Government Accountability Office employees posing as sketchy buyers tried and failed in 72 attempts to purchase firearms on the internet, part of a failed investigation called for by a trio of Congressional Democrats.
While the Bureau of Alcohol, Tobacco, Firearms & Explosives (ATF) insisted in its most recent strategic plan, as cited by the GAO, that "the privacy of the Internet makes it an ideal means for gang members, violent criminals, terrorists, and juveniles to traffic and obtain illegal firearms," the new report released by the (GAO) could not corroborate any of it.
The GAO did not fare much better on the so-called "Dark Web." Agents made 7 attempts and were successful just twice, purchasing an AR-15 and an Uzi.
There's not much in the report for Rep. Elijah Cummings (D-Maryland) and Sens. Brian Schatz (D-Hawaii) and Elizabeth Warren (D-Massachusetts) from which to demand stricter internet gun laws, but it may not stop Democrats from trying to impose new laws anyway.
It's unclear what kind of internet-specific gun laws there could be other than a blanket ban (LOL trying to enforce that) or enhanced sentencing (a dubious legal tool to say the least).
In all, 56 sellers refused to complete the requested transactions; 29 said they wouldn't ship the requested firearms and 27 refused after the agents disclosed they were prohibited from purchasing firearms. One five separate occasions, the GAO trolls were also banned from the websites where they were inquiring about murky purchases.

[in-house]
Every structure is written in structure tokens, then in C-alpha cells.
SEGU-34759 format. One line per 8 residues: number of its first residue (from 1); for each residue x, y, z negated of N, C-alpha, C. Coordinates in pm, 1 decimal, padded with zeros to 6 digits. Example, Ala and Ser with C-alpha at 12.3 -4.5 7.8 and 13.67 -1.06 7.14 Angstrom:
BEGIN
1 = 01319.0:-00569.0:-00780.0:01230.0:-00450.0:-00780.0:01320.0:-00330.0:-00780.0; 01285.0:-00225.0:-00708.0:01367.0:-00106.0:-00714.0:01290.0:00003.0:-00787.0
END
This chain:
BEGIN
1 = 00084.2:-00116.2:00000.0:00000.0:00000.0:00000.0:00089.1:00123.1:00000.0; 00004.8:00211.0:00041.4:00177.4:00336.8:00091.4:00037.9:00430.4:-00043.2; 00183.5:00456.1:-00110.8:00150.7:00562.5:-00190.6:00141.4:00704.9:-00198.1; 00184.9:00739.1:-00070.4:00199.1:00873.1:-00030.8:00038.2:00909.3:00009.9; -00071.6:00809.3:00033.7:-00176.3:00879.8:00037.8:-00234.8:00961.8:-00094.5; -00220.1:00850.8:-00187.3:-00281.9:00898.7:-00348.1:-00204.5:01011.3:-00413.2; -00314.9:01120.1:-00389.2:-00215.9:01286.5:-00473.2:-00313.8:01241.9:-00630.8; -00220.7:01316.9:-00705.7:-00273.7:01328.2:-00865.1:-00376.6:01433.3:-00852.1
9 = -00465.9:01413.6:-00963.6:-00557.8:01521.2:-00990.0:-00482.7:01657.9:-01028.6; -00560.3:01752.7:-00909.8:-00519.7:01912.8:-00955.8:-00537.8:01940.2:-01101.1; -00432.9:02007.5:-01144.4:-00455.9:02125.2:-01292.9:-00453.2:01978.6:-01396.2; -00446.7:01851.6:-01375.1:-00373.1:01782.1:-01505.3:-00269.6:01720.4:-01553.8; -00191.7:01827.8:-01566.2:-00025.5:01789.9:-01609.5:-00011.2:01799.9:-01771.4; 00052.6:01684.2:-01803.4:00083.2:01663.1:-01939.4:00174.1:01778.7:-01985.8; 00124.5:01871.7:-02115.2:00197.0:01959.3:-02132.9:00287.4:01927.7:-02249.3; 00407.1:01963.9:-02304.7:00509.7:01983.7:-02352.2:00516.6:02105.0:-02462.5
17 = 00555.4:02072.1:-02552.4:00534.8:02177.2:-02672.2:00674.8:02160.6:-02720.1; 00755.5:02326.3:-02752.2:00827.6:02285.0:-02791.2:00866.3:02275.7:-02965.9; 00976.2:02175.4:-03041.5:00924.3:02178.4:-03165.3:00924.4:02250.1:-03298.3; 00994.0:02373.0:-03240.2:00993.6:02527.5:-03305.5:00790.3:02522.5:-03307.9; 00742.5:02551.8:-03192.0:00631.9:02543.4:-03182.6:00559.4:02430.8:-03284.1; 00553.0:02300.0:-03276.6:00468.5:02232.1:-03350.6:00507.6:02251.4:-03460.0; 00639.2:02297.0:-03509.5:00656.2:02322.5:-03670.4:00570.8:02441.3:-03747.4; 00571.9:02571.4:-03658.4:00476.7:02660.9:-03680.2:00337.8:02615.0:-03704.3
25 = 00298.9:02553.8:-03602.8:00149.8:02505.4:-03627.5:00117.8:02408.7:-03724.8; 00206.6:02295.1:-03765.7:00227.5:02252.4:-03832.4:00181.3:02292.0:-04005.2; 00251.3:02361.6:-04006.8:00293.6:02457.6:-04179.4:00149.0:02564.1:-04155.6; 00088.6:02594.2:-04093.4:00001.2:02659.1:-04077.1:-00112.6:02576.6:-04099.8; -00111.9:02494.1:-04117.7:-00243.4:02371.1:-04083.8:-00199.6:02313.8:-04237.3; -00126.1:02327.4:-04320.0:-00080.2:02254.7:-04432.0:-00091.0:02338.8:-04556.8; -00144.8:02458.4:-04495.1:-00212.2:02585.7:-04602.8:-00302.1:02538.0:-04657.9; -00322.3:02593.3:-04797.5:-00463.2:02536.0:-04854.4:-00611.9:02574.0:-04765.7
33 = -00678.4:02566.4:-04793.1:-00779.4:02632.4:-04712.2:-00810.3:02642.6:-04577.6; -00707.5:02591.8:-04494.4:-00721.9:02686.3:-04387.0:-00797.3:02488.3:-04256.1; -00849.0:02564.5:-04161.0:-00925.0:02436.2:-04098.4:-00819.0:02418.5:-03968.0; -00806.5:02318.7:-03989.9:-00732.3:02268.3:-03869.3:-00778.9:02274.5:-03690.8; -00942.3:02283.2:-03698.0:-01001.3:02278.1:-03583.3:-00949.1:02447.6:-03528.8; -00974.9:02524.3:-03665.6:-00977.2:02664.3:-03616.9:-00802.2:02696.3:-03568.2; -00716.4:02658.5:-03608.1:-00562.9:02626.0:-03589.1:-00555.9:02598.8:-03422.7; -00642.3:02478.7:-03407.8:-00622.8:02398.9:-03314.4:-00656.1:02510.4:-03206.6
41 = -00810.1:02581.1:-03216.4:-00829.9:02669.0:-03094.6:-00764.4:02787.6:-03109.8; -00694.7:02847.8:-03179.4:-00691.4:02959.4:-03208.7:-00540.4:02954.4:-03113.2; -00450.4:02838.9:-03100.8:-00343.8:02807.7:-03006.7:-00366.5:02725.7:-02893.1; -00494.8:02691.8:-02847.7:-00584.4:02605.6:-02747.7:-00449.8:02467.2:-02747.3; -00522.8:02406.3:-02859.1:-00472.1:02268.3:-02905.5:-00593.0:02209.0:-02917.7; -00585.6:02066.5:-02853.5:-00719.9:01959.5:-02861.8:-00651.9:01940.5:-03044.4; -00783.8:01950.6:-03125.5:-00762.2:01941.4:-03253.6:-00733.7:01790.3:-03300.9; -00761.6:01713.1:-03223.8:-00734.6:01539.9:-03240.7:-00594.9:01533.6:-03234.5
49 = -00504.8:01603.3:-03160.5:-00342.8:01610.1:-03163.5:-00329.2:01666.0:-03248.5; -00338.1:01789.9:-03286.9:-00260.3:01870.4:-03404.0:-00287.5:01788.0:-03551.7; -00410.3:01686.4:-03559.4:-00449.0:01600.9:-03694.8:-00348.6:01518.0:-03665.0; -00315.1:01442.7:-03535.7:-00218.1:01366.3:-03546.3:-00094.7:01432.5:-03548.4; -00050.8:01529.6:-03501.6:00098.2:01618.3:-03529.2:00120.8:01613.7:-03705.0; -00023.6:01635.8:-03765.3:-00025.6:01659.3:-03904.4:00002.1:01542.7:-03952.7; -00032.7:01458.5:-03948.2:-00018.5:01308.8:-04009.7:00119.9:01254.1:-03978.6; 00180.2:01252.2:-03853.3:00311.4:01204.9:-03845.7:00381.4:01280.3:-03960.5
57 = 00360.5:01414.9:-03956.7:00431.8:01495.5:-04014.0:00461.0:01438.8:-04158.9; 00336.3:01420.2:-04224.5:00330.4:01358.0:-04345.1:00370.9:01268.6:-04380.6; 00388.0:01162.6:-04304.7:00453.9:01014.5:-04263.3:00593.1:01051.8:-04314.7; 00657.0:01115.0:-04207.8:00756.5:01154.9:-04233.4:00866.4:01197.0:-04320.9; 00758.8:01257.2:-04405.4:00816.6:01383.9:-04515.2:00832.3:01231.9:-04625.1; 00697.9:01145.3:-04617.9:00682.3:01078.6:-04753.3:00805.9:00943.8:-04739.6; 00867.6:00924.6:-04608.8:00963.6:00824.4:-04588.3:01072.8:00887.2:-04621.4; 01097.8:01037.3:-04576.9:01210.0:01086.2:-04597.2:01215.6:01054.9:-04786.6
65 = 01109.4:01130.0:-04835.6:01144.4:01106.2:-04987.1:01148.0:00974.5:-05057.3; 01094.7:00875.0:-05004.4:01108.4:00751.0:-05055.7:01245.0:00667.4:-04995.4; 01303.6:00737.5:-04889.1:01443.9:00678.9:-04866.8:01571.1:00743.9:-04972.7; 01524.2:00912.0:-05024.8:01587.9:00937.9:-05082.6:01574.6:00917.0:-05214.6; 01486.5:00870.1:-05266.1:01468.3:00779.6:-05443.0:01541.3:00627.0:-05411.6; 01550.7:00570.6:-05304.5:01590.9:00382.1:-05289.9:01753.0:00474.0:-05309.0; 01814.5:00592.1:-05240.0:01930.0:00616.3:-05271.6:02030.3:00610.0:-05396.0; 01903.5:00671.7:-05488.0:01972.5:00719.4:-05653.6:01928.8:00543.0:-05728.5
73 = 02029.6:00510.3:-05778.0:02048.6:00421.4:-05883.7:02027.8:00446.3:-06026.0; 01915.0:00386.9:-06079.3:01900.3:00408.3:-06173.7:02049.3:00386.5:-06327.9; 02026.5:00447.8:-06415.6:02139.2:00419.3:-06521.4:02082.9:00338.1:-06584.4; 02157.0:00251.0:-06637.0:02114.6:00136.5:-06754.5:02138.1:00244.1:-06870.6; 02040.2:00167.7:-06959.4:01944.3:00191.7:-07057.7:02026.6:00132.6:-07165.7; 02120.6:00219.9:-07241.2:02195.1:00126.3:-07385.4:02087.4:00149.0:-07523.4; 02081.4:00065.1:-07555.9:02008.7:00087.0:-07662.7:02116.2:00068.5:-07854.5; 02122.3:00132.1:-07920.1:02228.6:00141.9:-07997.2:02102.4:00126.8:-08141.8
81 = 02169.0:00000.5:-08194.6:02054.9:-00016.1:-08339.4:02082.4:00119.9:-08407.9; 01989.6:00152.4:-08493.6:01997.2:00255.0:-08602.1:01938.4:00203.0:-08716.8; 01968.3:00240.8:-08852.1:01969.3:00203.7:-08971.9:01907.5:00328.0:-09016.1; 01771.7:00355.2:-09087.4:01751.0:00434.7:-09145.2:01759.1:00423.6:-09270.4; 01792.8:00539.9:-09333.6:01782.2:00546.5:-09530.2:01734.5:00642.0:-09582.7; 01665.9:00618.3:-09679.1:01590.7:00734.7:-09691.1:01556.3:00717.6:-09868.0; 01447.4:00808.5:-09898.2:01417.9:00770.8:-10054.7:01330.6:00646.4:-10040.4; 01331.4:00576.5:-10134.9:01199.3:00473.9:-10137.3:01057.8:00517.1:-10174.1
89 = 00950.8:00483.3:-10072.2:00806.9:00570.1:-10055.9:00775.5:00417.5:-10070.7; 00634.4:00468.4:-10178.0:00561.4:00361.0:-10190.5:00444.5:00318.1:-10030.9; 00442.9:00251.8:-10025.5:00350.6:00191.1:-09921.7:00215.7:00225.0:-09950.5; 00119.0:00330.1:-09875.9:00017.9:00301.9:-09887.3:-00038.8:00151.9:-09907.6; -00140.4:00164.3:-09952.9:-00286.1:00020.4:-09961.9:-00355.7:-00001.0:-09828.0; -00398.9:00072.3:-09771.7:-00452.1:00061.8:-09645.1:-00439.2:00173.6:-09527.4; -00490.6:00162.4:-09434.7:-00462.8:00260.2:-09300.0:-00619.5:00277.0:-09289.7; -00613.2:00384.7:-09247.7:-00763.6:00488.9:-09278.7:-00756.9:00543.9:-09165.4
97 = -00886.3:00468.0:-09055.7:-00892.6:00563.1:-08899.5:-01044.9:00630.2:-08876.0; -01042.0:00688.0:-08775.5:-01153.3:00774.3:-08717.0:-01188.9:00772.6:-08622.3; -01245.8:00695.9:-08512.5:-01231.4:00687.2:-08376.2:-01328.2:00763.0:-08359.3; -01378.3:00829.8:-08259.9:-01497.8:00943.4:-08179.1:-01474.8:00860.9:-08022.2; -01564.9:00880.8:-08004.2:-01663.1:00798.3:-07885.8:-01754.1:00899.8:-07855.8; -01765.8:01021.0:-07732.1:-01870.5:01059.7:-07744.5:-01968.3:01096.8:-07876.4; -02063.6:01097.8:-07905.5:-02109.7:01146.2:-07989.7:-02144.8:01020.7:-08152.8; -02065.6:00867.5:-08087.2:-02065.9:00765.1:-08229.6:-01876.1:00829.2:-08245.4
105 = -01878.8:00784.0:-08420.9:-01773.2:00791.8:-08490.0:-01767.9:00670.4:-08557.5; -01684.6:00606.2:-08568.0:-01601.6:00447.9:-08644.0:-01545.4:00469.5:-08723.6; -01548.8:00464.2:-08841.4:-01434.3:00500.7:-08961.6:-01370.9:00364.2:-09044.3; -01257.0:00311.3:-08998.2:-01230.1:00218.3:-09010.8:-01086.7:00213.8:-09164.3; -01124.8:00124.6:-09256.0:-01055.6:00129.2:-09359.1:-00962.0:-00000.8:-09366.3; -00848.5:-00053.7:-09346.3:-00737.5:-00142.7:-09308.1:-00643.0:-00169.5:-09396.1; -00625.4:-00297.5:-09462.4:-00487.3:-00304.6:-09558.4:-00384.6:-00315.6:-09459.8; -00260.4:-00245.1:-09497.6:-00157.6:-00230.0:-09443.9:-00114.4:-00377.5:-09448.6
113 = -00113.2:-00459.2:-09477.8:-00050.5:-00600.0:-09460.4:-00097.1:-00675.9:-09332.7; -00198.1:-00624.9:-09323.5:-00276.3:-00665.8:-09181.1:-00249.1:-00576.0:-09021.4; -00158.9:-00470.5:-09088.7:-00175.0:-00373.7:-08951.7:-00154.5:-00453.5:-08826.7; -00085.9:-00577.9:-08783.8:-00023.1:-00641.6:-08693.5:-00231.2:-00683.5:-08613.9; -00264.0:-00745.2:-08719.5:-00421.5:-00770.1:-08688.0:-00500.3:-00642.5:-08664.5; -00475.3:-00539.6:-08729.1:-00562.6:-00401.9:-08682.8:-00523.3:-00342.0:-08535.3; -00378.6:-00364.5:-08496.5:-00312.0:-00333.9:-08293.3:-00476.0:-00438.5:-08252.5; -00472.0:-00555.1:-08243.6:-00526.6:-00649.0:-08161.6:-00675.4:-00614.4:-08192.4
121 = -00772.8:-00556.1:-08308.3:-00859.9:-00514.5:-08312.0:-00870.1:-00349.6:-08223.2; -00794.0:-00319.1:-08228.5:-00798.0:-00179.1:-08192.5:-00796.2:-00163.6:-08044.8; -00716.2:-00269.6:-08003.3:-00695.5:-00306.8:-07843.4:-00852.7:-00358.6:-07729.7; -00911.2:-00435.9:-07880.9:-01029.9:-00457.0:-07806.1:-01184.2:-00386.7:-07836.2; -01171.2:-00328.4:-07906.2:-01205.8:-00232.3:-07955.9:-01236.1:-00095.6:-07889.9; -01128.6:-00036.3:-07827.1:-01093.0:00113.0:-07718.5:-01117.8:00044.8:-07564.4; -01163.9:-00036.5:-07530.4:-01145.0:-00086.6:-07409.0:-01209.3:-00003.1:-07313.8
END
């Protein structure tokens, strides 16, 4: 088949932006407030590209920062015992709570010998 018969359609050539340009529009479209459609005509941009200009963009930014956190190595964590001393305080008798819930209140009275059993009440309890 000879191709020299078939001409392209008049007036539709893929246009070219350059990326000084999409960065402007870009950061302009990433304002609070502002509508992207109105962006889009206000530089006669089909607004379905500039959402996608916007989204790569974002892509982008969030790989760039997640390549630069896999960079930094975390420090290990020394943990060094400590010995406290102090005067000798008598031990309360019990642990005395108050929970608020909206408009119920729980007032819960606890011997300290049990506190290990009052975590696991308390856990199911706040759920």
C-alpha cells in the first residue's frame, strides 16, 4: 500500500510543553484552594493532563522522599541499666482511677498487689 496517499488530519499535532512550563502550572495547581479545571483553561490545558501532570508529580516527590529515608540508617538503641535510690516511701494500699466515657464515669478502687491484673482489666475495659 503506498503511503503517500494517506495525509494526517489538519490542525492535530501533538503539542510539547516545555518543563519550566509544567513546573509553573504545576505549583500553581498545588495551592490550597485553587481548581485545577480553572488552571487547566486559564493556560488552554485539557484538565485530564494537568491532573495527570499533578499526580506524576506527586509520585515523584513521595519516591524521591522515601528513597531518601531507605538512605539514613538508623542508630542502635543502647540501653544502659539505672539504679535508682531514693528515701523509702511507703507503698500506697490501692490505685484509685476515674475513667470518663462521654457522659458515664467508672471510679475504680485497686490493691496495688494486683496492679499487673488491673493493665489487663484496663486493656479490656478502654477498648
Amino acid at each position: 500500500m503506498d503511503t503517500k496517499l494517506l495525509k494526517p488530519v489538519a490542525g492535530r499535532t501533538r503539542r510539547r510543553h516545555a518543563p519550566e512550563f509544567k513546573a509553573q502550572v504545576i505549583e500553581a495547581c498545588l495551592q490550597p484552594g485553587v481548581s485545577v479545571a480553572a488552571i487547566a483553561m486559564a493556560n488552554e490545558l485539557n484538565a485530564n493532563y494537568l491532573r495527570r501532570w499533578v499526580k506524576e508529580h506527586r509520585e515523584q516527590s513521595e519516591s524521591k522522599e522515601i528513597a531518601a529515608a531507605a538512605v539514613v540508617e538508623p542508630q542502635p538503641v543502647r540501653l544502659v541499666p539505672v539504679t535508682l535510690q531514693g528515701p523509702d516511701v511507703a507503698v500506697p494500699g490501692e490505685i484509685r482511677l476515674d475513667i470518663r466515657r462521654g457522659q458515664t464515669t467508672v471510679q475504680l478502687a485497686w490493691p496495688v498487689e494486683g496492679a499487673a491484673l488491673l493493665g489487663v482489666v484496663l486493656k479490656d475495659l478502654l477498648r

"The results of our testing are for illustrative purposes only and are not generalizable," the GAO wrote in a letter to the three Congressional Democrats about the results of the report.
The GAO was also asked to assess how ATF was enforcing firearms laws on the internet, since Cummings, Schatz, and Warren say they worry there are no specific laws about firearm sales on the internet. (As the GAO report notes, a bevy of laws on the book apply to firearm sales that happen to be made on the internet)
Nevertheless, the GAO found that ATF does coordinate investigative work on internet sales through an Internet Investigations Center to "ensure they have the necessary training to operate online in an undercover capacity."
According to the GAO, the ATF center, founded in 2012, uses free open-source software "to analyze online content for investigations," claiming that this allowed "analysts to glean information from public websites without violating users' privacy rights."
In any case, the technology that makes all kinds of commerce easier, including firearms-related commerce, isn't going anywhere. So-called e-commerce continues to grow while other technology, like 3D printing, promises to make government attempts to control all kinds of products, including firearms, even harder.
It's a bright future.